Saturday, November 1, 2014

Sad Skinny Mennonite

Continued from Men-oh-Men!

I went to the walk-in clinic that George told me about. I asked the lady at the front desk if she wanted to see my SIN card.  She chuckled and said, “No, but I need to see your health card. What is the problem?” 

I explained, “Ahhh, I don’t know. My neighbor told me to come here because I’m losing my shape and I don’t feel hungry. I just feel nauseous all the time and I can’t sleep.” 

“Hmmm, take a number and have a seat. A nurse will be with you shortly,” She said.

I explained to the nurse how I was feeling, to the best of my ability. She asked me all kinds of questions I didn’t understand. I told her that I didn’t speak much English and that I was from Mexico. I got laid off from my job, I didn’t know how I would pay my rent, and I did not want to go back home to Mexico.

I told her that I thought I might have the same nerve problems that my grandfather did and that he hung himself. Some days I was really happy and other days I was extremely sad. I told her that I missed my family a lot, but that I had felt like this ever since I could remember, even while I was living at home.

Living at home, I didn’t worry about paying the rent or learning English but, rather, I worried about not being strong enough to live like all the Mennonite women had to in Mexico. I often thought about ending it before it even started.

She said, “Wow, ooookaaaay. Did you ever see a doctor about these nerve problems?” 

I told her that I had never really told anyone about this before, other than my mother, and she told me not to think so much, or so far ahead. She told me to just trust that my life would turn out as it was supposed to. I needed to just accept that and then I would be alright. I tried, but I just couldn’t do that.

The nurse told me that she didn’t have enough time that day but she wanted me to come back to tell her more about my nerve issues. She said she had never heard of this before but she was interested in learning more about it.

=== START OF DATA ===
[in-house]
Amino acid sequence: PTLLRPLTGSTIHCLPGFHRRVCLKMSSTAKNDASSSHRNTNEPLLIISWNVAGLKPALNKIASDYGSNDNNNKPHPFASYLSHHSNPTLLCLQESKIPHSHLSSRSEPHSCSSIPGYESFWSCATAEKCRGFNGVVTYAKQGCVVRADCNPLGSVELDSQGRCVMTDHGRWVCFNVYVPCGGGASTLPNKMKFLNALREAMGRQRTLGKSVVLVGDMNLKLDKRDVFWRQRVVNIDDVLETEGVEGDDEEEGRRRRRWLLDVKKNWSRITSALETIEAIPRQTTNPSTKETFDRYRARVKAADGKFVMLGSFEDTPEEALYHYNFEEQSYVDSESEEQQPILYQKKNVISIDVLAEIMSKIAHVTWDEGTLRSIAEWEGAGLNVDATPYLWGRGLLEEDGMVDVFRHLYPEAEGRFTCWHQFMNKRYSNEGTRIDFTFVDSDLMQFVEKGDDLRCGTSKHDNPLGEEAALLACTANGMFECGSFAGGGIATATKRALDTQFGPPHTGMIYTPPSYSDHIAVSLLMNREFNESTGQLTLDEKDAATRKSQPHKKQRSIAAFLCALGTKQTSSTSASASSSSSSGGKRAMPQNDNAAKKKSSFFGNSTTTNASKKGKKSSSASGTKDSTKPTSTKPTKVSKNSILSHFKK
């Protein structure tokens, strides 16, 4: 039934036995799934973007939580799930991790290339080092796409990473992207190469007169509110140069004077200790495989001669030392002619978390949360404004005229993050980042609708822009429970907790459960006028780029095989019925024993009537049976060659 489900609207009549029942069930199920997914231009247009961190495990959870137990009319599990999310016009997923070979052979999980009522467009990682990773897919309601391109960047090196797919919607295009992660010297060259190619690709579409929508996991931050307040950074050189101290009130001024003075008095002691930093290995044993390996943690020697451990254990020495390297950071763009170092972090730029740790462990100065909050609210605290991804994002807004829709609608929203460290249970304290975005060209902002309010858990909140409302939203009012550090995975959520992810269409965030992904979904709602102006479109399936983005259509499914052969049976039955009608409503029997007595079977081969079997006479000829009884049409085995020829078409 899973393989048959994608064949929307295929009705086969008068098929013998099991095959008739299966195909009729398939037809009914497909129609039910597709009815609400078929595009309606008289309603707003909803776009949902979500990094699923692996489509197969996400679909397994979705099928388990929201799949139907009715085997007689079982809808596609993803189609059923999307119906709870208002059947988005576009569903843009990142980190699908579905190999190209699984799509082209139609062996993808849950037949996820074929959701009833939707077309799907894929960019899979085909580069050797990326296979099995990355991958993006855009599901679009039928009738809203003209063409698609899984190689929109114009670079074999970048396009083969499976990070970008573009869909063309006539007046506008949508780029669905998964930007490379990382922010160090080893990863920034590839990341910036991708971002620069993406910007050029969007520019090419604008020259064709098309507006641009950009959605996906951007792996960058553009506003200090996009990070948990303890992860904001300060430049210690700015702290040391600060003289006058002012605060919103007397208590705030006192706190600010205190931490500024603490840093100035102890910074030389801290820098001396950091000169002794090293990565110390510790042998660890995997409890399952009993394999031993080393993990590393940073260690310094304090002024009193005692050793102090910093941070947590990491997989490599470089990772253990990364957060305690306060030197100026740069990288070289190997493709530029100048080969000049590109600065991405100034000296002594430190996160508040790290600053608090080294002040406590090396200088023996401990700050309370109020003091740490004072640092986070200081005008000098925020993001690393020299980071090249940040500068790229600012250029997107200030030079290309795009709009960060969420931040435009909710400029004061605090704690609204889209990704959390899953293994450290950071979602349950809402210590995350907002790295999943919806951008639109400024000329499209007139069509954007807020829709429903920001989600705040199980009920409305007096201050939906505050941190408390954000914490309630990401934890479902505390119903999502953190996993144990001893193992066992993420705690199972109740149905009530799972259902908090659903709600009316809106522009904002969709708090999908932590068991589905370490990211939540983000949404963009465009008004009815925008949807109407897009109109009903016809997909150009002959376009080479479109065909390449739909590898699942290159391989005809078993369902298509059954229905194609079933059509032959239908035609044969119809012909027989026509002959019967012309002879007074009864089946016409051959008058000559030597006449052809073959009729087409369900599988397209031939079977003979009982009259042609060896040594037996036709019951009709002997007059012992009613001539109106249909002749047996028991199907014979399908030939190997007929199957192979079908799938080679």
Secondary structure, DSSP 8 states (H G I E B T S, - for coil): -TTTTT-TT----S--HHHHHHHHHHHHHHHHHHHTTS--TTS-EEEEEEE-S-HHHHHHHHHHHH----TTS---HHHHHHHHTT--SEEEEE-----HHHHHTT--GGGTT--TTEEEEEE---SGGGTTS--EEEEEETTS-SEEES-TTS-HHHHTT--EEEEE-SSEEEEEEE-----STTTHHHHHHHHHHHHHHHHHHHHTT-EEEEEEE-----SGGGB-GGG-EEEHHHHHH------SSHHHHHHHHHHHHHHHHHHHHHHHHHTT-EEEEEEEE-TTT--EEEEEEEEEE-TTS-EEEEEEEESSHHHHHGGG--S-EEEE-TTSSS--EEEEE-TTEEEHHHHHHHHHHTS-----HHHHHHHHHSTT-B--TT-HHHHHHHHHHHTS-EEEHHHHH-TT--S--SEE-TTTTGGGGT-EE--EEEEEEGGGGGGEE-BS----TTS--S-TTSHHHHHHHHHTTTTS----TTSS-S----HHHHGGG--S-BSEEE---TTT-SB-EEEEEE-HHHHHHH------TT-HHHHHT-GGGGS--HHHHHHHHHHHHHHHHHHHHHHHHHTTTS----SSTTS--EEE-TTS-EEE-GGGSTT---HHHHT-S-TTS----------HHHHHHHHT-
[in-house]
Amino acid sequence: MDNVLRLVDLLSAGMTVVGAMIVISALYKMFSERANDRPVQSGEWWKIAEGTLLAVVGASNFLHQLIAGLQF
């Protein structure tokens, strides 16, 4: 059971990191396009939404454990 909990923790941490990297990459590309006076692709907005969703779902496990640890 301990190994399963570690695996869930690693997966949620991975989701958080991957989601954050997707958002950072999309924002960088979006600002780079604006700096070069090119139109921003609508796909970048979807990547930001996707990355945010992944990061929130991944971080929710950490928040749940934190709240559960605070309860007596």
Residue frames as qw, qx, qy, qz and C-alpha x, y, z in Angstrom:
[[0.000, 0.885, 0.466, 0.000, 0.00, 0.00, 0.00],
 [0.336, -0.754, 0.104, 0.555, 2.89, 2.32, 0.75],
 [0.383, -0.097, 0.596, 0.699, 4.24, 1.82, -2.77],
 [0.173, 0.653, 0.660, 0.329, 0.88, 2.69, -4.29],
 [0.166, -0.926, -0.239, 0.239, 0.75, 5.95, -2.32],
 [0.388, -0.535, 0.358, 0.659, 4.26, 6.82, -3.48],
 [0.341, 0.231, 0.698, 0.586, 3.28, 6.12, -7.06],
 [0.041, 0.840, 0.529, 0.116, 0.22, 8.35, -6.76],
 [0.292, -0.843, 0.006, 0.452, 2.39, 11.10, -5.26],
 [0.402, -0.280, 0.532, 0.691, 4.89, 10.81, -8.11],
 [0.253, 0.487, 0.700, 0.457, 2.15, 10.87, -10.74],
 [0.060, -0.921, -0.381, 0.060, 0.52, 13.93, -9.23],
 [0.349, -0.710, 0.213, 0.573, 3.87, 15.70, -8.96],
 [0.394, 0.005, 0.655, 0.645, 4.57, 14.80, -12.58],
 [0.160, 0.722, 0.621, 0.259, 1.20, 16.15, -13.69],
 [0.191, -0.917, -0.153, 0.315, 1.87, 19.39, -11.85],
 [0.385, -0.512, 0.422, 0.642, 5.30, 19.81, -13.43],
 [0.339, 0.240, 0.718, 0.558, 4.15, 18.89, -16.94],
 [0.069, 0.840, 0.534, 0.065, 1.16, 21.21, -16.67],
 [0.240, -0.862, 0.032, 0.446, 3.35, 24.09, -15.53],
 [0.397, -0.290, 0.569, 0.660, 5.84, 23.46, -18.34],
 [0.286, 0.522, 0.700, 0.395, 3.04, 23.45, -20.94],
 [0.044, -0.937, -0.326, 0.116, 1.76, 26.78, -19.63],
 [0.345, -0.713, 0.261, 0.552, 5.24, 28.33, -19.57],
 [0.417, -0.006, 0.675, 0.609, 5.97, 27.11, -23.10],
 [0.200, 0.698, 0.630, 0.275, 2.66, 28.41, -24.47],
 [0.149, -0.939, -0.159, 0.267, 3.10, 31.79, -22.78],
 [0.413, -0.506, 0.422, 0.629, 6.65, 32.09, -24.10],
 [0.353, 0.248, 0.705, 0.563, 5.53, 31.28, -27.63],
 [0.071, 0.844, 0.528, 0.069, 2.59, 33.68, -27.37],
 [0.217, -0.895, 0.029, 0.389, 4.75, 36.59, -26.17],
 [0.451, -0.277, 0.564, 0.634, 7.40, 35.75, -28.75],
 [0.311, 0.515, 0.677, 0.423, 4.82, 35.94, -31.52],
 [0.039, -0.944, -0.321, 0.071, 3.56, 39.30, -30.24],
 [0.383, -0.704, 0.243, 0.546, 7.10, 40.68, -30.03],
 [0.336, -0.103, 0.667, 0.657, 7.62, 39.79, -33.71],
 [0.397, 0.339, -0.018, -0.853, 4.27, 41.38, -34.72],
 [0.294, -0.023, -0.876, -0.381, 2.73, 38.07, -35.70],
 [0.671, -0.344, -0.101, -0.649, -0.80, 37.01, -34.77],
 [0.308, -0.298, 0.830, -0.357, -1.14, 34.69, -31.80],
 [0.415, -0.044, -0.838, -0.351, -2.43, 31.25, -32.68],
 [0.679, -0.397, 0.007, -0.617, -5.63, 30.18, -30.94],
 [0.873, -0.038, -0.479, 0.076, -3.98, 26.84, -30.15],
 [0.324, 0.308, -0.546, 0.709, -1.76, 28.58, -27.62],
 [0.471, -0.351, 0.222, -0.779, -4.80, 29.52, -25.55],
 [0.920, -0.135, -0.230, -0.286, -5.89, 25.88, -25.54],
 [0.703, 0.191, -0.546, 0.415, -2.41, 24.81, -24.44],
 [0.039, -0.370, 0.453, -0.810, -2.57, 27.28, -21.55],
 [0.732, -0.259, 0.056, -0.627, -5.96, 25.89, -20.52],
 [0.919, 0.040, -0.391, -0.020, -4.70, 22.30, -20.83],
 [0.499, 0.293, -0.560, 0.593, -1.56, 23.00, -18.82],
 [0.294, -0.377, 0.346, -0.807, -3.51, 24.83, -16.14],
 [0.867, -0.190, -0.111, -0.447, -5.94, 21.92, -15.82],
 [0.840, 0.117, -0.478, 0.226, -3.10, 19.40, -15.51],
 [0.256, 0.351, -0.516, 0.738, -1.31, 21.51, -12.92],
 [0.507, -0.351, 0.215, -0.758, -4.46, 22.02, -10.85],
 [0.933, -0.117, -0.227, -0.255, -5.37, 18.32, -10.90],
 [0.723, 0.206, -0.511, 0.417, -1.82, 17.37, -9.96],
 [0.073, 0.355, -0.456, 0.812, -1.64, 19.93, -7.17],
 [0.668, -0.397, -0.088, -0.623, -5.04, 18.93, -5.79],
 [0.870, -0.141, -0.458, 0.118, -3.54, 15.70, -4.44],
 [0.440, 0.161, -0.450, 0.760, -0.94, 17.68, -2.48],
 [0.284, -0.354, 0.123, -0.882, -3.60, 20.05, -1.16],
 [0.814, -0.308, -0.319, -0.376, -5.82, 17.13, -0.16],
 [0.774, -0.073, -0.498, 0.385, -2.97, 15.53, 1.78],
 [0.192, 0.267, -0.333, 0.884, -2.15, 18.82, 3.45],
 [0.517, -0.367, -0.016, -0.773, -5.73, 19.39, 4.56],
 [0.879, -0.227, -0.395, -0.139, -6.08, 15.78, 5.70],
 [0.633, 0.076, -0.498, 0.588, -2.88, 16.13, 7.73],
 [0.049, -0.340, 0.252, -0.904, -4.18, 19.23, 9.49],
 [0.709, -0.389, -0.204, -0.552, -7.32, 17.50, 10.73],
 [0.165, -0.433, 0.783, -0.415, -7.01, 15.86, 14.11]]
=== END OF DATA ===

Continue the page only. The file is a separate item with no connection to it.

She took my blood pressure and a blood sample. I watched as the bottle filled with my blood and I almost fainted. She asked me to get up and step on the scale. When I got up, I had that same tingling cold sensation I felt after Hilary told me he was letting me go and felt my knees go weak. The nurse caught me and held me up for a bit until it passed.


I stepped on the scale long enough for her to write down my weight. It was 94 lbs. She asked how tall I was. I had no idea. All I knew is that I was taller than my mother and my older sister. She got out a measuring tape and that was the day I found out I was 170 cm tall.

She left the room and came back with a bag of chocolate cookies and a bottle of water and said, “Eat these while I go see my next patient and don’t get up. Stay sitting.” I said, “Okay.” Across from where I was sitting was a shelf full of books. I was tempted to get one and look at the pictures in it and thought how nice it would be if only I could read.

My Low German thoughts told me to just do what the nurse told me to do. I forced down a cookie and drank some water. When the nurse came back, she said, “You need to make sure that you eat at least three times a day. You are going through a lot and you should talk to someone who can help you figure it all out. In the meantime, when you feel sad, you can come back and talk to me.”

She said, “I think you should go to school to learn English, make friends, and go out and have fun.” 

She gave me sheets of paper with ESL classes and 24-hour help phone numbers I could call. She also gave me all kinds of pamphlets that had pictures of really skinny sad-looking girls on them.

I thought, “What am I going to do with all this stuff?” I couldn’t read the pamphlets, or call any of the numbers she gave me. Even if I did, what would I say? I just took them and said, “Thank you.” Click here to continue reading my story.

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